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John L. Smith: Will Las Vegas Ever Be The Same?

Brent Holmes

Tourists take pictures in front of the iconic Welcome to Las Vegas sign.

Nevada Public Radio contributor John L. Smith returned from family medical leave this week and found his Las Vegas – the one he’s called home his entire life and the one he has written about for more than three decades – a changed place in the wake of the October 1 mass shooting on the Strip.

Will Las Vegas ever be the same?

“There is this awful sinking feeling in your gut," Smith said, "And the Vegas Strong imagery, which is really omnipresent, and another side of it is that this was our community getting up off the canvas.”

Smith said of returning home after being in Southern California during the shooting and its aftermath.

He said the communities of Southern California were shocked by the shooting because so many people at the festival were from the area and because of the connection the two regions have.

“This awful, awful thing reverberated,” he said.

And while some media outlets have criticized Las Vegas as a place that encourages the use of automatic weapons at tourist shooting ranges, Smith points out that our city is more of a reflection of America.

"Las Vegas is the carnival mirror of America," he said, "We are like America only more so."

He believes American will be proven wrong about extrapolating the Second Amendment into something that protects someone trying to assembly enough weapons and ammunition for his or her own army.  

But that is what America is right now and that is what Las Vegas reflects back.

“It is clearly not right, but Las Vegas didn’t create it. Las Vegas tends to market those vices,” he said.

Following the horrific events of that Sunday night, people outside of Las Vegas saw what our city really was and rooted for our town.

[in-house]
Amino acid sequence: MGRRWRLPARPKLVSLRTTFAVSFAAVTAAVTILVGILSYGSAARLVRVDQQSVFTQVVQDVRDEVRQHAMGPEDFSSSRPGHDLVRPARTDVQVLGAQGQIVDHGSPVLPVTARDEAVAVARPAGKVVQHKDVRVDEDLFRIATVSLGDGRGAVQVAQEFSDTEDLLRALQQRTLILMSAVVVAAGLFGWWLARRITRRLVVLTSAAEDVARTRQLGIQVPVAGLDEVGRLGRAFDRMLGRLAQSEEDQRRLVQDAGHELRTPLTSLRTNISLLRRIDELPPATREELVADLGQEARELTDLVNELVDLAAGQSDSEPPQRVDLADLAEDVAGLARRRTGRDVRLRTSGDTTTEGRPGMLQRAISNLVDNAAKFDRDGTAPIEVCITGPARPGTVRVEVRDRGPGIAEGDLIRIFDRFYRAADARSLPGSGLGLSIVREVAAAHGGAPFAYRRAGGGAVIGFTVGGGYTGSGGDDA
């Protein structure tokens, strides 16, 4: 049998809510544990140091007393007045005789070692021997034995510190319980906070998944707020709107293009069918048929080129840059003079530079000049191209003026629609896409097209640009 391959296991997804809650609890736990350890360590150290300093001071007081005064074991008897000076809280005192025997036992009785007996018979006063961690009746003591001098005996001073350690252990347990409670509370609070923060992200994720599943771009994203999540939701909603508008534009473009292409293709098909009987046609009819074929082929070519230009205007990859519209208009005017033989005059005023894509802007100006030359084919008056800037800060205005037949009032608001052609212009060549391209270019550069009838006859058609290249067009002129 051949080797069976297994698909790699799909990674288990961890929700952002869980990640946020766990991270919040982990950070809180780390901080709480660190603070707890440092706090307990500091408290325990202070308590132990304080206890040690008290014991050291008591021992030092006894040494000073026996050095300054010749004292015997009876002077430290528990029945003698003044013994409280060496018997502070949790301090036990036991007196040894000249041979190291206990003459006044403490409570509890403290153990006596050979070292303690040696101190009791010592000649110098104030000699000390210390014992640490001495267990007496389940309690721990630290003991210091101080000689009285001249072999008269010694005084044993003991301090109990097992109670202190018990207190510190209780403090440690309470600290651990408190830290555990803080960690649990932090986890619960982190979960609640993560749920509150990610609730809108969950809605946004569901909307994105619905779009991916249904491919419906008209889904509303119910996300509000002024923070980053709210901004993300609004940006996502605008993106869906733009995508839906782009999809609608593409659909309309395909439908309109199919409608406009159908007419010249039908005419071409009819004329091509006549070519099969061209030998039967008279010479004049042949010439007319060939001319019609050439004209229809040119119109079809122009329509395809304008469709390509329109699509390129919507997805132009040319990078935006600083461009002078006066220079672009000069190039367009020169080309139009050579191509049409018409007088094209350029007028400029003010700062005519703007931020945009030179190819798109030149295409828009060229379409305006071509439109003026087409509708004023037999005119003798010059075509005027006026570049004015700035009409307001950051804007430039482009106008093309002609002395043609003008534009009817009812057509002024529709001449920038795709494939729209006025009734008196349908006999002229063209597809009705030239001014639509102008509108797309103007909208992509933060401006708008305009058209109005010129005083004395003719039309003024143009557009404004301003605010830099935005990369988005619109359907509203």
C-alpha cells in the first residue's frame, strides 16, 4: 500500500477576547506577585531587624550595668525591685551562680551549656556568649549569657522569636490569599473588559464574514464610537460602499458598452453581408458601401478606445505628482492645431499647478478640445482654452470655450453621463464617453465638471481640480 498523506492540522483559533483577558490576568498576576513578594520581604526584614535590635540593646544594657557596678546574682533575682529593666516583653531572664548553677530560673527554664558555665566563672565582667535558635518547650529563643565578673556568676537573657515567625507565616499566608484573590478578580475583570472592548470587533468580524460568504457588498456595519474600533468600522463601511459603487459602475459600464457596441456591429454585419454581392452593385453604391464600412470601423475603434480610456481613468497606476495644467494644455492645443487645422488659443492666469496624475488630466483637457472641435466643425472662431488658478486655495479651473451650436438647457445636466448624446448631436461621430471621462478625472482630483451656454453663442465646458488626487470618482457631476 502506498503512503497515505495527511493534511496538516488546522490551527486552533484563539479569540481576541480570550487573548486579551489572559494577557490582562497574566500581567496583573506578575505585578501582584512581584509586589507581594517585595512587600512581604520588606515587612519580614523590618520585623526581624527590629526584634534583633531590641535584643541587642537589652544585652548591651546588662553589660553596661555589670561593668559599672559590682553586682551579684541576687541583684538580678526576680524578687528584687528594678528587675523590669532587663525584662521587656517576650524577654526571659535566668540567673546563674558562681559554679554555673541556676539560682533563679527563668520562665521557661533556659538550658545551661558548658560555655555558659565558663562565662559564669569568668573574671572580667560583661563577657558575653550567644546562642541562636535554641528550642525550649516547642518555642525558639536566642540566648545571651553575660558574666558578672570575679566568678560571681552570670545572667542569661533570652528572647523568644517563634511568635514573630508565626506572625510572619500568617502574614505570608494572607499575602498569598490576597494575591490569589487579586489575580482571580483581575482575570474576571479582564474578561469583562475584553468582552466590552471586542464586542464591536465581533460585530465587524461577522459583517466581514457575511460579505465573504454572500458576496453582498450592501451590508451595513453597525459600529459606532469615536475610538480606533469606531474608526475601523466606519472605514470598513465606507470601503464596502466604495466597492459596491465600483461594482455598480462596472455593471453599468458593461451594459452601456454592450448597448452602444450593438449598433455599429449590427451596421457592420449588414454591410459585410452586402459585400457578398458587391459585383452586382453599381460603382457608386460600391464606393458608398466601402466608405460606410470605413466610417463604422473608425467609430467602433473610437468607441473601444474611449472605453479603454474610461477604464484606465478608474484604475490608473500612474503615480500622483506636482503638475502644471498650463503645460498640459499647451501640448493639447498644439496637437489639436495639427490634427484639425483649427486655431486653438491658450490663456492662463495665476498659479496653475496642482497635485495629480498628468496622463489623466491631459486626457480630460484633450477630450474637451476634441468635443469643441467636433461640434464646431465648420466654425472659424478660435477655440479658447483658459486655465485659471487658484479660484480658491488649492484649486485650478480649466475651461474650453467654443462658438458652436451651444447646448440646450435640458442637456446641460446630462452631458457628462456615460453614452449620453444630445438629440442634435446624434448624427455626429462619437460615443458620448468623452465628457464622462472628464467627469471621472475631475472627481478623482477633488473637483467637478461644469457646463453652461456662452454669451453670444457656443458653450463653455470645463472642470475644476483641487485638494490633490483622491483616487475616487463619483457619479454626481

“I see it as this moment where Las Vegas is also a community, that we also have a heart, and a soul and as made up as that is to the outer public – the fact is this is a factory town not so different from Detroit of a certain age. It is a tourism factory town.” 

The naming rights for the new 51s stadium:

The Howard Hughes Corporation now owns the Las Vegas 51s minor league baseball franchise and it is building the team a new stadium near Downtown Summerlin.

But the deal for the stadium's naming rights has caused some concerns. The Las Vegas Convention and Visitors Authority agreed to pay Howard Hughes Corporation $80 million over 20 years to name the stadium Las Vegas Stadium.

The agency hopes to use the stadium to market the city.

While Smith is a baseball fan, he is not a fan of this deal.

“Only in the wake of the $750 million give away does $80 million seem reasonable,” he said, referring to the public money from the hotel room tax going to the new Raiders stadium. 

Smith is not happy with the lack of transparency and he doesn't believe Howard Hughes Corp. needs the money.

Plus, he doesn't see it as an economic driver beyond the first few years that the stadium is there.

Chris Giunchigliani running for governor:

Smith says he is excited for Giunchigliani to join the race for governor against fellow Democrat Steve Sisolak.

“Chris Giunchigliani is one of the most energetic candidates to ever hit the streets in Las Vegas,” he said.

He believes the two candidates will put each other through the paces, which is ultimately good for the voters to see where the candidates stand on the issues.

John L. Smith, contributor 

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